My younger brother Tom always overrated his own abilities; he was rash instead of calculating, vain instead of humble. But we never failed to get along – until he married Katherine Parr.
The marriage made him look bad. It made her look bad. It made me look bad. It made all of England look bad. Yes I was angry he’d done it. Especially since he seemed to think it should warrant him more power than he deserved – and worked against me to seize it.

Some say that Thomas was simply attempting to speak to his nephew, the incident with the dog a regrettable accident - an accident that took him to the Tower. How did it feel to condemn your brother to death?

It was torture. Signing his death warrant was the hardest thing I’d ever done. But a signature was needed – either mine or my nine-year old nephew’s. I shouldered the burden rather than saddling the boy with it.

                                                 The Path to Somerset (The Seymour Saga Book 2) by [Wertman, Janet]

That was noble of you. When you were waiting execution in the tower did you think of the men who’d died by your order? Did you think of your brother?

How could I not think of my brother? How could I not remember his claims that he was unjustly accused? How could I not wonder what he went through?
But your question is not entirely fair.  Tom was guilty: he broke into the palace to kidnap the King - and actually killed his dog in a desperate attempt to hide his treason. I was innocent, the victim of Northumberland’s jealousy and lies. It was that innocence that sustained me, that confidence in Heaven’s certain reception.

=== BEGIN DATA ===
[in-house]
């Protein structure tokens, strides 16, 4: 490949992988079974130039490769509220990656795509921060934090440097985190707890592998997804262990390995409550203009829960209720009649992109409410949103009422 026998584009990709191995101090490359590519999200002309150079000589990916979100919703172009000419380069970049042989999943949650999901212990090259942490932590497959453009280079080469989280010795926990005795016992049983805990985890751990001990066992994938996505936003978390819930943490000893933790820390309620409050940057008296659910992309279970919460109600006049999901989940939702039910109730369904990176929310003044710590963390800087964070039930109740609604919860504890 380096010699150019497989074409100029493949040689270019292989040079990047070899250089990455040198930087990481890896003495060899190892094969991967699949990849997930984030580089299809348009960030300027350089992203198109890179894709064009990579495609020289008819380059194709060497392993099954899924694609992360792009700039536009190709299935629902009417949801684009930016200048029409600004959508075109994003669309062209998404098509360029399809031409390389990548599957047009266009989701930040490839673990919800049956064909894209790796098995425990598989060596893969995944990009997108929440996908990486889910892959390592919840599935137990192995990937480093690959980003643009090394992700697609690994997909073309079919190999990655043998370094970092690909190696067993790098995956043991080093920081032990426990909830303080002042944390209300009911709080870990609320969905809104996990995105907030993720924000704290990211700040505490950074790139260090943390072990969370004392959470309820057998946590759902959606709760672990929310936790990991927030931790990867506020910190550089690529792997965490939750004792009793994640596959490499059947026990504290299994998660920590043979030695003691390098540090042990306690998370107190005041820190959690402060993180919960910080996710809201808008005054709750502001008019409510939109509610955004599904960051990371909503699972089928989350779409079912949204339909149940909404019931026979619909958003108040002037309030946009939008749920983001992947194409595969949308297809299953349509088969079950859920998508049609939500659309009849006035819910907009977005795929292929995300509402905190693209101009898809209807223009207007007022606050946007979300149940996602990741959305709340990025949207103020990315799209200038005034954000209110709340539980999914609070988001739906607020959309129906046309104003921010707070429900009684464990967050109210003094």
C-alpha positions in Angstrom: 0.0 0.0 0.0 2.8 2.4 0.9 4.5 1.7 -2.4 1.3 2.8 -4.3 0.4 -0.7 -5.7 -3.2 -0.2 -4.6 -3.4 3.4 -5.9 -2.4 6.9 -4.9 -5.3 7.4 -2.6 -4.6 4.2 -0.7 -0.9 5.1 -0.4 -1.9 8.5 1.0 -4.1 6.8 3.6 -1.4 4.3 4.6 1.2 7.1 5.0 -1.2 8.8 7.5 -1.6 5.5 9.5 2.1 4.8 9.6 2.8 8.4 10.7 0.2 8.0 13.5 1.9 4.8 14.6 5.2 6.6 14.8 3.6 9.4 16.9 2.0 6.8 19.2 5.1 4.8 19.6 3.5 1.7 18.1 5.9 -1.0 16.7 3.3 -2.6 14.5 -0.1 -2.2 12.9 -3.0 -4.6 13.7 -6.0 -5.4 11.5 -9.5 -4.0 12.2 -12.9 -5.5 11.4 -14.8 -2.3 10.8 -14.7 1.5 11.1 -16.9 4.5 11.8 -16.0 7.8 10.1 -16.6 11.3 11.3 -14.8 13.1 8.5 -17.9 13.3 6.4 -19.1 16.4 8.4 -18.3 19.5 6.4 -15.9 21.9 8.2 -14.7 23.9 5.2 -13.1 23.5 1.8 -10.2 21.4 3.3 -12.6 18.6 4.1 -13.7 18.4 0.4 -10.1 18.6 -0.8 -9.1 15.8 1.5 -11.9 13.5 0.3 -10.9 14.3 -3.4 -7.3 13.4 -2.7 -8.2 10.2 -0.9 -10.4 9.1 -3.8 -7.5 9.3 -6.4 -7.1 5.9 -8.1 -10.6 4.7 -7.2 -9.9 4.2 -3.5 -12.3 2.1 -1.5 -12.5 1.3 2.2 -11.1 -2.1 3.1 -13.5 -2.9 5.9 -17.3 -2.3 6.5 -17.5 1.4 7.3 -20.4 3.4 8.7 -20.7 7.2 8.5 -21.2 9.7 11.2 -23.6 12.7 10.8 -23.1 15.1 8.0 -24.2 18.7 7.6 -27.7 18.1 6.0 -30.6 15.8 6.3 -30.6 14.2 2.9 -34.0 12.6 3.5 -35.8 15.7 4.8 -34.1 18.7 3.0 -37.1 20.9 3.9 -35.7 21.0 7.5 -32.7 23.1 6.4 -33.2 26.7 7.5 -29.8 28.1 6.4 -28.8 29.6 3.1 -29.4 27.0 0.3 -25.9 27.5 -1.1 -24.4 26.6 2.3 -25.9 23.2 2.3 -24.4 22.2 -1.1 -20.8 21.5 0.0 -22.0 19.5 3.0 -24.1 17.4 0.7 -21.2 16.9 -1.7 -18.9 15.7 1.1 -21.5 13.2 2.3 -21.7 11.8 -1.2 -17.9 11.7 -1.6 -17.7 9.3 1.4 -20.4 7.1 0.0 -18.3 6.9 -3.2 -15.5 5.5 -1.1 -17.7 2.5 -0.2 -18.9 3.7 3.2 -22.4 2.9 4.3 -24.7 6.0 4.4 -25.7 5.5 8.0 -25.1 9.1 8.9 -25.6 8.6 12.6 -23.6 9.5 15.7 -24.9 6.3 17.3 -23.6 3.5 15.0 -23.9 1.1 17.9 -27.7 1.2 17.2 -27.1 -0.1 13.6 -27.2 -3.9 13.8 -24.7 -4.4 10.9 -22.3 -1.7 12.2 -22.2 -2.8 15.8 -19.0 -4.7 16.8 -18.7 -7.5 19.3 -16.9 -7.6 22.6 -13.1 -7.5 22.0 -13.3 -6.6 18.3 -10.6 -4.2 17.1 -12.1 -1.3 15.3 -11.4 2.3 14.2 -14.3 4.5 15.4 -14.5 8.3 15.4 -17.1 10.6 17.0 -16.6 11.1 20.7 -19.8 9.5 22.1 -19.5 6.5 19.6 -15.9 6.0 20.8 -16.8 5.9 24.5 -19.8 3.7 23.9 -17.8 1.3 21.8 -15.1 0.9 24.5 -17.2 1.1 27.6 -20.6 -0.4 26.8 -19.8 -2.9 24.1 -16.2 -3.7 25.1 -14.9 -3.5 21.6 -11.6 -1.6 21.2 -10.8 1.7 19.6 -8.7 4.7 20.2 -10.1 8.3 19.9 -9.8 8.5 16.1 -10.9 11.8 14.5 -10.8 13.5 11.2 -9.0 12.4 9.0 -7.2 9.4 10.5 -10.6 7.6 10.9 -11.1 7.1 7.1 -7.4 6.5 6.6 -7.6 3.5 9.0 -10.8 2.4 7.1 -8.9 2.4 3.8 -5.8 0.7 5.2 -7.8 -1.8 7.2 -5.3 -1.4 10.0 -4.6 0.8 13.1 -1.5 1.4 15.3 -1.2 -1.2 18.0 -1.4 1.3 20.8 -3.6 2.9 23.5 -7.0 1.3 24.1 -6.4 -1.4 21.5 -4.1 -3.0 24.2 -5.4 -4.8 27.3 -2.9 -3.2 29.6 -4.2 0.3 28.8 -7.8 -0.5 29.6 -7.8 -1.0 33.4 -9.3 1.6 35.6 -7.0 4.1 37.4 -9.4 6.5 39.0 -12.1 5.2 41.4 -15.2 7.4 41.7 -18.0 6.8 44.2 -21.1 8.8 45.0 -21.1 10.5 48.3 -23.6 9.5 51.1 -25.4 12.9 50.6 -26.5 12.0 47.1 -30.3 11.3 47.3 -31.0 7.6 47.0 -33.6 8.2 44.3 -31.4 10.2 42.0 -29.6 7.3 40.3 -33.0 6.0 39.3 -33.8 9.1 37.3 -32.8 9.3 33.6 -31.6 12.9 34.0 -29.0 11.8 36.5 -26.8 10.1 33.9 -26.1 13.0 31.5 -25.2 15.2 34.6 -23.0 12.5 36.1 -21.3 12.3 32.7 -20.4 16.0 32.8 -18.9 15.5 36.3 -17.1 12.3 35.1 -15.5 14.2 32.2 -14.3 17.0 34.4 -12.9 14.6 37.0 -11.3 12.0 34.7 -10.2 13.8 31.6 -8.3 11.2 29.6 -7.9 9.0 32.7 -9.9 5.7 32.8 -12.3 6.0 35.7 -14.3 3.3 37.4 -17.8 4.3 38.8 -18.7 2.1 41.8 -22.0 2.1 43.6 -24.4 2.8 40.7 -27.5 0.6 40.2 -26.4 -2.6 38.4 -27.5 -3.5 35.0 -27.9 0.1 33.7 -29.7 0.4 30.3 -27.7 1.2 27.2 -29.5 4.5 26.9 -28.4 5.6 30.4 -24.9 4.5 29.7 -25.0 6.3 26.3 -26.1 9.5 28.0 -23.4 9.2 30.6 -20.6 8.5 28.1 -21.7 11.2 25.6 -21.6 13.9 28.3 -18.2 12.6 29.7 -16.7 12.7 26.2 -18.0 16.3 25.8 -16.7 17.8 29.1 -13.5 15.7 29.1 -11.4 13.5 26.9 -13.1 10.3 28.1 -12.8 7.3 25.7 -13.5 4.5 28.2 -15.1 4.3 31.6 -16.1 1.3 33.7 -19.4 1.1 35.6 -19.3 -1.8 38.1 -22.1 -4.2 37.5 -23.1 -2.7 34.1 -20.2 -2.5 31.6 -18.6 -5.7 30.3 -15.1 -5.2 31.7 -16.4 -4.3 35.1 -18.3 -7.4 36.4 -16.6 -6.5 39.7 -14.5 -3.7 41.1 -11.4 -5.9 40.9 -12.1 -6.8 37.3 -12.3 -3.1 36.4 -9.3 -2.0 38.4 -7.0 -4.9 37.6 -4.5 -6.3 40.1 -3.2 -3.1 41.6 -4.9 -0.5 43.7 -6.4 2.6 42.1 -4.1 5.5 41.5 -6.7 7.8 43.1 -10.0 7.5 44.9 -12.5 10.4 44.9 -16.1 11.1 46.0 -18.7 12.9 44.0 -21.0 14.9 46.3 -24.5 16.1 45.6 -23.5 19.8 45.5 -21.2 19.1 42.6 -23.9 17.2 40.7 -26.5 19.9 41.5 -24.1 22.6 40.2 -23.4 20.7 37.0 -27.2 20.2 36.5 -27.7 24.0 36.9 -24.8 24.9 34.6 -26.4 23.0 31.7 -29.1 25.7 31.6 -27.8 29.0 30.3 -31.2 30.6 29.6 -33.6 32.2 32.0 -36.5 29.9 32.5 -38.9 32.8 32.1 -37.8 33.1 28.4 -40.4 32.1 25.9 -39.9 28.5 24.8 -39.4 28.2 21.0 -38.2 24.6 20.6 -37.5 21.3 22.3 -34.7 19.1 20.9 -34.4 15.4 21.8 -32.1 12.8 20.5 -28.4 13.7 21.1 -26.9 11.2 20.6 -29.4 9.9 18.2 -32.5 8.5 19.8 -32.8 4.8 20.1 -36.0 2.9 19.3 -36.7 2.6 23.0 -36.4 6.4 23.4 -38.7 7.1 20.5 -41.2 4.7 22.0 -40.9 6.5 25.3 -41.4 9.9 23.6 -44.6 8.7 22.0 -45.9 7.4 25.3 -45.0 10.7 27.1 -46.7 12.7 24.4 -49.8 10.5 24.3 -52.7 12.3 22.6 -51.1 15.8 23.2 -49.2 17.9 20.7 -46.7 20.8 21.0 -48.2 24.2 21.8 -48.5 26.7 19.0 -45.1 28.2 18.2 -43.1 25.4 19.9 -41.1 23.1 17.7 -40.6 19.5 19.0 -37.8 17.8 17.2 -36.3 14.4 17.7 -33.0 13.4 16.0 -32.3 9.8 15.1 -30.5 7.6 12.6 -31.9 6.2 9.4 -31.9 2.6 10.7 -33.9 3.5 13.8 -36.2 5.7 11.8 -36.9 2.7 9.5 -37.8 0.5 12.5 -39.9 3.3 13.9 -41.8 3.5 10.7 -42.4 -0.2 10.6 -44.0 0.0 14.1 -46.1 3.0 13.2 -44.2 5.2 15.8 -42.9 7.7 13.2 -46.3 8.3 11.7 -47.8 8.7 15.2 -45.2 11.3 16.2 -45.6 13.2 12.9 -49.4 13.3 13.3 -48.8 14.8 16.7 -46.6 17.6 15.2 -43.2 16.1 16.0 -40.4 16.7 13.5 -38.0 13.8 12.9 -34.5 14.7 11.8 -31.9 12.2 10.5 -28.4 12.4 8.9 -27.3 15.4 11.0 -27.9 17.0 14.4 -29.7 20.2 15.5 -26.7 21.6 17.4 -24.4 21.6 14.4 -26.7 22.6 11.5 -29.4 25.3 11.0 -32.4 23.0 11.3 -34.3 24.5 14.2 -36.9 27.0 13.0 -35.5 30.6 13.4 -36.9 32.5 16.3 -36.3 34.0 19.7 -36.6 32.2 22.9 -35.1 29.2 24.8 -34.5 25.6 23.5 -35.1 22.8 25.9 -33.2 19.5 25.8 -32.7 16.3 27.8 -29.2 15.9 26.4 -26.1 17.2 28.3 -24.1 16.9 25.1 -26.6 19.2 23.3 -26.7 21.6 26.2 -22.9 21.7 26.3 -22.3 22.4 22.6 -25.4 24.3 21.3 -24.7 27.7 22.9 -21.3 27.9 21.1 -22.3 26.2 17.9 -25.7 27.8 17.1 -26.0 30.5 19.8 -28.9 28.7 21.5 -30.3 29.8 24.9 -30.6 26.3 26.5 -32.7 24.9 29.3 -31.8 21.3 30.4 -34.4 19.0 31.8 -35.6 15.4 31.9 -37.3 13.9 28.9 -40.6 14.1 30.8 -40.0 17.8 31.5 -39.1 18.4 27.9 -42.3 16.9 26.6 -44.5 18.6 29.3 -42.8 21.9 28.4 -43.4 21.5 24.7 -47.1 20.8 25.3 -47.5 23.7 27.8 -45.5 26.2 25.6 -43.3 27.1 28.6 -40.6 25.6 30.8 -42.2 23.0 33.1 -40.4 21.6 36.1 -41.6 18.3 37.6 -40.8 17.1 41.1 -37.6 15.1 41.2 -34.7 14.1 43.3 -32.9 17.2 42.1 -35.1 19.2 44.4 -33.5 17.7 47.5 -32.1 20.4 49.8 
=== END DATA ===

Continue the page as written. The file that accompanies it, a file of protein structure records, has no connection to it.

Thank goodness for your faith. Is that what drove you? Religion? Or was it power?

It feels like you believe I was driven by power. I can’t fault you for that: most people did believe I was overly proud. And yet, I only ever sought to do God’s work...and that was my downfall.
I tried to adopt policies that would benefit the common man – but my peers were angry at the threat to their excessive wealth. I also tried to be tolerant of Mary and the others who believed differently than I did, but this allowed Warwick to call me faithless and discredit me to the King. In the end, I accepted my martyrdom and calmed the people who would have risen up to save me. As a result, I met my Maker cloaked in righteousness, and confident that He would judge me far less harshly than posterity.

I am sure posterity will be kind to you, my lord. Time has a way of tempering a man's actions. Thank you for gracing us with your presence this day. It has been an honour.

                          Janet Wertman